It was somewhat drudgery, and would definitely be now, but I was happy. That was in a community with unlocked doors, and neighbors willing to assist in a pinch. We had a .22 rifle, 12 gauge shotgun, and an old box of shells for each that lasted a long time. For meat.

When I hear and read about prepping and living happily-ever-after, especially by my descendants in person, I just keep quiet and let them dream. Even then we had fuel for the chainsaw and electricity. Given today's environment and my age, my little inverter generator is my best prepper friend for an easy way out. My primary care physician agrees.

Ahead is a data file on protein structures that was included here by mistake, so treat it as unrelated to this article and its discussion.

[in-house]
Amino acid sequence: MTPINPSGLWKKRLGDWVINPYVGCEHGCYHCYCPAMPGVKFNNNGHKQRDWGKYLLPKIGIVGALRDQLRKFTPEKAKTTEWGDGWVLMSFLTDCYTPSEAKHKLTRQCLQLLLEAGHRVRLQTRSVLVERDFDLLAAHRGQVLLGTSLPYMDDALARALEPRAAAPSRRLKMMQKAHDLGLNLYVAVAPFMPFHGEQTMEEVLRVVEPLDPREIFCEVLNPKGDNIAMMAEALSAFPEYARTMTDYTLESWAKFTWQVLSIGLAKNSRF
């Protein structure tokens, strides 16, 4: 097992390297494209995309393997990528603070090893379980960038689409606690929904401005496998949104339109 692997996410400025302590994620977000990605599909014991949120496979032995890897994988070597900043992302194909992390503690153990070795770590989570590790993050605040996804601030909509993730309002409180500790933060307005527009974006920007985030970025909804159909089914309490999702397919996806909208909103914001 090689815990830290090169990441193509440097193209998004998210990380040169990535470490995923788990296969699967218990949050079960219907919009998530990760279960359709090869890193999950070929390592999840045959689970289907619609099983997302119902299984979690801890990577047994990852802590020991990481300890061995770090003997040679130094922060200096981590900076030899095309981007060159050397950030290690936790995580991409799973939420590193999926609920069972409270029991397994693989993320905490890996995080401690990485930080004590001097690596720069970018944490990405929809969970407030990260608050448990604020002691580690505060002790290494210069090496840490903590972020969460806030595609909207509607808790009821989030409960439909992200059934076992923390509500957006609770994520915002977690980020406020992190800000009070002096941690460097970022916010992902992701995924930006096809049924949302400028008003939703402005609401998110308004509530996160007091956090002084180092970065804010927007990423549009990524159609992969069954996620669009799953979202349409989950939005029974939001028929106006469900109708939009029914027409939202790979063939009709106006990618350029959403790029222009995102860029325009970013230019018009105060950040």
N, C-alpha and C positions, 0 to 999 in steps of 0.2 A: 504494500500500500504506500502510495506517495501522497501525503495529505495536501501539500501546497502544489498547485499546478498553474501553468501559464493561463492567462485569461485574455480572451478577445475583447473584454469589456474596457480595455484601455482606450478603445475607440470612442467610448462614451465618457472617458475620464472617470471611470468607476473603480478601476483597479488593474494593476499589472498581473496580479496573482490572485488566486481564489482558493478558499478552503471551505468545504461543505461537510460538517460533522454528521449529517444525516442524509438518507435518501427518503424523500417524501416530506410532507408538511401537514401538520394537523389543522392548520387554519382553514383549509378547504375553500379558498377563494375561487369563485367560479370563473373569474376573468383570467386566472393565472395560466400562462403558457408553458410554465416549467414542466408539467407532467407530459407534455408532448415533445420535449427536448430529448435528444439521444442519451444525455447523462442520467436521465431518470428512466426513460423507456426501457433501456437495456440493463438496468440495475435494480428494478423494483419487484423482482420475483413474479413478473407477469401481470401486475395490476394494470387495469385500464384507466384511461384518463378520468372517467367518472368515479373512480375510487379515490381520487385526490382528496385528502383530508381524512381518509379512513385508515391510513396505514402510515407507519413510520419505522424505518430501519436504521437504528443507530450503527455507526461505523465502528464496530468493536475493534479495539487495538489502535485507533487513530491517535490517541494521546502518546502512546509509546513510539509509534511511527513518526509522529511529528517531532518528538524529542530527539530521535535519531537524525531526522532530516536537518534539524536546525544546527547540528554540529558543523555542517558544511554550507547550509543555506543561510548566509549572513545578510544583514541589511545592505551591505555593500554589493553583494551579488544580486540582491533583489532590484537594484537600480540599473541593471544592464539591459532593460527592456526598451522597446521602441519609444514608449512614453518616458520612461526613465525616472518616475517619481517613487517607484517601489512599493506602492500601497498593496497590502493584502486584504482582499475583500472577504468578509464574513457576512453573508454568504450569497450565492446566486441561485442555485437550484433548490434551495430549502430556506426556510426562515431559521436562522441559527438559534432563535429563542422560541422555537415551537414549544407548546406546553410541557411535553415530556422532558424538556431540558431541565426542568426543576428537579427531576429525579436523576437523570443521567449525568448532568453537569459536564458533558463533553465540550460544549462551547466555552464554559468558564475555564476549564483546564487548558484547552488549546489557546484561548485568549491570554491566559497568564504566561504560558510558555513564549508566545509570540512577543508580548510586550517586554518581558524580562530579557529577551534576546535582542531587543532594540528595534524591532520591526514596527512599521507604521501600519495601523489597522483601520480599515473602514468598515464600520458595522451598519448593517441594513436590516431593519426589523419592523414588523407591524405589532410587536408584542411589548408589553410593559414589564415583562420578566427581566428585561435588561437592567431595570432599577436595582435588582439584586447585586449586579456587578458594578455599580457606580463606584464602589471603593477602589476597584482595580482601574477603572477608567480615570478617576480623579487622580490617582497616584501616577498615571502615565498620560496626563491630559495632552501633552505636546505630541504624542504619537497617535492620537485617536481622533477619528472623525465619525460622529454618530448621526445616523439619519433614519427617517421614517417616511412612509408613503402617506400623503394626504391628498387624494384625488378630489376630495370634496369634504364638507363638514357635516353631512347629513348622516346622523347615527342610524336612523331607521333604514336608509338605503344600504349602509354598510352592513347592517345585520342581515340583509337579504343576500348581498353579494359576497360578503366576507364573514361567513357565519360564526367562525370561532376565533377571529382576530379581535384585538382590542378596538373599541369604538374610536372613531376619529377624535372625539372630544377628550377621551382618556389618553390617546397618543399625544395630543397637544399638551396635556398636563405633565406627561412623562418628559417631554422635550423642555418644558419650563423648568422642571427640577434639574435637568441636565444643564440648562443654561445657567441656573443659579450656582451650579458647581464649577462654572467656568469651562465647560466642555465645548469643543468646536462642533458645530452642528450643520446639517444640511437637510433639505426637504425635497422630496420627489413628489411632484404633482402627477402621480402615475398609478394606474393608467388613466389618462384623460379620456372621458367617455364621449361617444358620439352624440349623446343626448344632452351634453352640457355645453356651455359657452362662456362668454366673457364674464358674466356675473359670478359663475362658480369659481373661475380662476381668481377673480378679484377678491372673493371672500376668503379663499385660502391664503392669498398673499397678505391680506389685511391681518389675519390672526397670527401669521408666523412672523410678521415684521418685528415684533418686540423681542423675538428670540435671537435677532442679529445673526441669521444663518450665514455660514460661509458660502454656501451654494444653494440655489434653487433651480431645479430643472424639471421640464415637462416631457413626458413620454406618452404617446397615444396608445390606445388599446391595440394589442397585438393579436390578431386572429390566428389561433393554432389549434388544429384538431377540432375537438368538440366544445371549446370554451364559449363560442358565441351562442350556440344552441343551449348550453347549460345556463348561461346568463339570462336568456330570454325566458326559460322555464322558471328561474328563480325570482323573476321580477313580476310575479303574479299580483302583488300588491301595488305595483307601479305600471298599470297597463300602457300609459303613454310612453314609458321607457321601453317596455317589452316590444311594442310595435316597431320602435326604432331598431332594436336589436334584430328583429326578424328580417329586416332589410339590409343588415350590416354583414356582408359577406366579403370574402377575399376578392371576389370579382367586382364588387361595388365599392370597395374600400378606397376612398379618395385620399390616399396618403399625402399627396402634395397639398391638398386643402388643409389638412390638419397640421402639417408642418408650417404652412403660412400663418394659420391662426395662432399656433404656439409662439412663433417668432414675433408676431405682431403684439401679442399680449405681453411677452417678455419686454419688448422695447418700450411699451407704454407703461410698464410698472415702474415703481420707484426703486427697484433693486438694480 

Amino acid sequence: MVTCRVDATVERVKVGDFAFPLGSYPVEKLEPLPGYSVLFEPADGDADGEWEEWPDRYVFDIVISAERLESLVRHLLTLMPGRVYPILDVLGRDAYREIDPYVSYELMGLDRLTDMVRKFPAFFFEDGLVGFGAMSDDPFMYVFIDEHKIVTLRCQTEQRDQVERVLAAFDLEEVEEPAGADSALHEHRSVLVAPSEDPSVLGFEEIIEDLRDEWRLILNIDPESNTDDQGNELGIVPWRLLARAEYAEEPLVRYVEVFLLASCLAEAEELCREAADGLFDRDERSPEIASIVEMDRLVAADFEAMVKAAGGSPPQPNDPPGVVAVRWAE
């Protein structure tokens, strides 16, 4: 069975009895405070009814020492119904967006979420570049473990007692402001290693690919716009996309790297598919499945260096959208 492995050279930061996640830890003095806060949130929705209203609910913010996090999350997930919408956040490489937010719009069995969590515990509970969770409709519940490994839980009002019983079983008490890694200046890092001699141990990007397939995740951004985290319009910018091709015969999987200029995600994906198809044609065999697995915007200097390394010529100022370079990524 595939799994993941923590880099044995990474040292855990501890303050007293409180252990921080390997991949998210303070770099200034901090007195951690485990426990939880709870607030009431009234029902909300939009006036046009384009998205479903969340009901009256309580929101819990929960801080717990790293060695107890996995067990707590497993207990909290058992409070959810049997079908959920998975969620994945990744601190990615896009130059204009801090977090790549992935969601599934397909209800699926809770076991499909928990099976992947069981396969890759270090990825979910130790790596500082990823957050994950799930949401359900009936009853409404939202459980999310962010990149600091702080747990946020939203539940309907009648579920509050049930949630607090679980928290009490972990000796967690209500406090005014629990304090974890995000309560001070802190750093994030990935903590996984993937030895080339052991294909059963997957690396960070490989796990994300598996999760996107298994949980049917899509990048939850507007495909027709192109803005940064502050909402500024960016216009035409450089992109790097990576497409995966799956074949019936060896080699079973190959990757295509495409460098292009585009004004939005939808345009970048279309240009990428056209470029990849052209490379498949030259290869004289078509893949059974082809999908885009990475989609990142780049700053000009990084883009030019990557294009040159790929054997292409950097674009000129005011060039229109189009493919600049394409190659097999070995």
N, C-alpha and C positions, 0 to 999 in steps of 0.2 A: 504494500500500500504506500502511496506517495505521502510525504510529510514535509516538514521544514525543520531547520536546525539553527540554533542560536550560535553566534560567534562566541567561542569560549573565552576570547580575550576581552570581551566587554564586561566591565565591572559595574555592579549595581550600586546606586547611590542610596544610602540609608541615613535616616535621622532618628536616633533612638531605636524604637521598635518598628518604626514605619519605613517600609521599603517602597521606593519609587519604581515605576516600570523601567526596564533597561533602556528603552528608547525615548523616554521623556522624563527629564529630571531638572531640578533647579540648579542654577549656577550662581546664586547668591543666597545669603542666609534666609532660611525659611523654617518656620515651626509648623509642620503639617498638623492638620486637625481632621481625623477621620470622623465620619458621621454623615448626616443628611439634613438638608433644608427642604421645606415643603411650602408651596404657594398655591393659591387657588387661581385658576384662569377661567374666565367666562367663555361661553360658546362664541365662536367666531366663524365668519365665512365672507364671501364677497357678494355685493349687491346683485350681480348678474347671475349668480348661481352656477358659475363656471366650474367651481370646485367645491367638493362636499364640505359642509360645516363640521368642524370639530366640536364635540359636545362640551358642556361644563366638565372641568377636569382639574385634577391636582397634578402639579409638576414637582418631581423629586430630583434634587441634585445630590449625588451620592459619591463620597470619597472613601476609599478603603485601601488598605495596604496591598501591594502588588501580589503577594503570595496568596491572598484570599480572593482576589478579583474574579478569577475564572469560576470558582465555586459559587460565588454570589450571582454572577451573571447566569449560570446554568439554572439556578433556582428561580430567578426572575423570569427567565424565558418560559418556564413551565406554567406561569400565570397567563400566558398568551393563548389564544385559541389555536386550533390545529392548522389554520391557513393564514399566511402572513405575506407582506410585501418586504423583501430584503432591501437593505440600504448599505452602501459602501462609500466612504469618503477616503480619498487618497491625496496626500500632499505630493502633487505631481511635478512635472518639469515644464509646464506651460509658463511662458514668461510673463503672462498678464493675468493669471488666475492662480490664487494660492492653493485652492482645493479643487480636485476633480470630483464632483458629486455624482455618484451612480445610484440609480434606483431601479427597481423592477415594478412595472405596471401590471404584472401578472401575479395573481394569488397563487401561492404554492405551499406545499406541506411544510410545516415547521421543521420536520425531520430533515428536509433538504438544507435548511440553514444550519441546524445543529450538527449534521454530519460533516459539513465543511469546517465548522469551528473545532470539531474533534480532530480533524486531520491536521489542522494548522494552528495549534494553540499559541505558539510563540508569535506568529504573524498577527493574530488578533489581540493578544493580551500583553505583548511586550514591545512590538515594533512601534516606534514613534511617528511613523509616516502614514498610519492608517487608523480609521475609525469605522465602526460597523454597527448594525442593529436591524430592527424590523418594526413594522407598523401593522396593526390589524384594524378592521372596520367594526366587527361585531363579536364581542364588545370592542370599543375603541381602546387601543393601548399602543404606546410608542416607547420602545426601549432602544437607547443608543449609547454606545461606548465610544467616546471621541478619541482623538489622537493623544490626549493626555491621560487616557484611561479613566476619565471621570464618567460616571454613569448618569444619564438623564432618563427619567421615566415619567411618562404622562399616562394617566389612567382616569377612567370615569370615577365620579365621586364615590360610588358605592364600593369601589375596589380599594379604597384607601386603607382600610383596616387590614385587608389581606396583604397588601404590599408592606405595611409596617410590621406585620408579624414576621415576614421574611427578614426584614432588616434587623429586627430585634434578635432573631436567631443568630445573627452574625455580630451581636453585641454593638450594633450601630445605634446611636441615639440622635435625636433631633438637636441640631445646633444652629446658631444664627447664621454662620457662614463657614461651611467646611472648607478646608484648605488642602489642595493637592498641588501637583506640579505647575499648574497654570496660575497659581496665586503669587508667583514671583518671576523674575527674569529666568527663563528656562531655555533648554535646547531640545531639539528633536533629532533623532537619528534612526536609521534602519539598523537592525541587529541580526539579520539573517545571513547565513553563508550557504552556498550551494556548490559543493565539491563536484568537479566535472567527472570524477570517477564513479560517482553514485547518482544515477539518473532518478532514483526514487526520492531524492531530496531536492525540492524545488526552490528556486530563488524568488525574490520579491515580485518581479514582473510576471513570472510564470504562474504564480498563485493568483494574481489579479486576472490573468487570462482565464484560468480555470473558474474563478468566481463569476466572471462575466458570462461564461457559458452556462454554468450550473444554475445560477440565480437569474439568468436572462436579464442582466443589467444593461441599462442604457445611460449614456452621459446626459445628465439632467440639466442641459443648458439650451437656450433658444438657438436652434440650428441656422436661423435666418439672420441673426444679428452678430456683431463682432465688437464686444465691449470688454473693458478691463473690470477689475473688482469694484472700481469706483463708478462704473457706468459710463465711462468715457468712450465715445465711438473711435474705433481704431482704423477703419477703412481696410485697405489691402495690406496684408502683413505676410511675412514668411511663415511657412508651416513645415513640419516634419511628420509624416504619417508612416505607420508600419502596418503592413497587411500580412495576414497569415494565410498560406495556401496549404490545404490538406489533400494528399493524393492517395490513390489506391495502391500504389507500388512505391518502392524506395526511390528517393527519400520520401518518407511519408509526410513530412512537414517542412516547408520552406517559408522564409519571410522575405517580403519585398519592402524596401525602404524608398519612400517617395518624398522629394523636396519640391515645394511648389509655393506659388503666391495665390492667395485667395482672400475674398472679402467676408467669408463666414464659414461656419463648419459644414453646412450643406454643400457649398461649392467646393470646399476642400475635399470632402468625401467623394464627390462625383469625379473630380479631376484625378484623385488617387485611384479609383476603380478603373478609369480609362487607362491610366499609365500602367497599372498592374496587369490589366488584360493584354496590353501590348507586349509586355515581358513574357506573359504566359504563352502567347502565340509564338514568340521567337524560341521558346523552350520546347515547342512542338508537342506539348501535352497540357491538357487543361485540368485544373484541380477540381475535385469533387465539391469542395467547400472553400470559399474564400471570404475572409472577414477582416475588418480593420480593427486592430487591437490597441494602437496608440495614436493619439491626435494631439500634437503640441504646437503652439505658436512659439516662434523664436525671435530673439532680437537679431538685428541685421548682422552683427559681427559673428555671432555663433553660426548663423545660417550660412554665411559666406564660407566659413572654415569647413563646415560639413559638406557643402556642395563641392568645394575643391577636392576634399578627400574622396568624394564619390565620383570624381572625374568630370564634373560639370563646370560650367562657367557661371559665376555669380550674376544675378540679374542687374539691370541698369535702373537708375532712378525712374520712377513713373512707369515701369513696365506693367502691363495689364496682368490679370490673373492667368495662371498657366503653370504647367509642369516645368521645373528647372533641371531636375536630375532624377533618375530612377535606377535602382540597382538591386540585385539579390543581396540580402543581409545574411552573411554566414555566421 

Martinjmpr

Wiffleball Batter
Survival in the 1st week or month or year will require very different preparation vs the 10+ years time frame. In the early days, you'd ideally want a stockpile and to be hidden... ie nobody knows you exist. Otherwise people with bigger guns will take what you've got.

I don't take any of this seriously, but it's sometimes fun to speculate. It would require a sudden disaster of apocalyptic magnitude for things to really get out of hand, and the odds of that happening are pretty tiny. On the other hand, the odds of eventually dying of one thing or another are 100%... ;)

Getting back to the OP, I don't believe having a "bug out vehicle" to live in is very sensible in any case. You'd be much better off living far from any big cities and have a secret underground shelter (not where you live but not too far) that can sustain you and your family for however long it takes for things to shake out.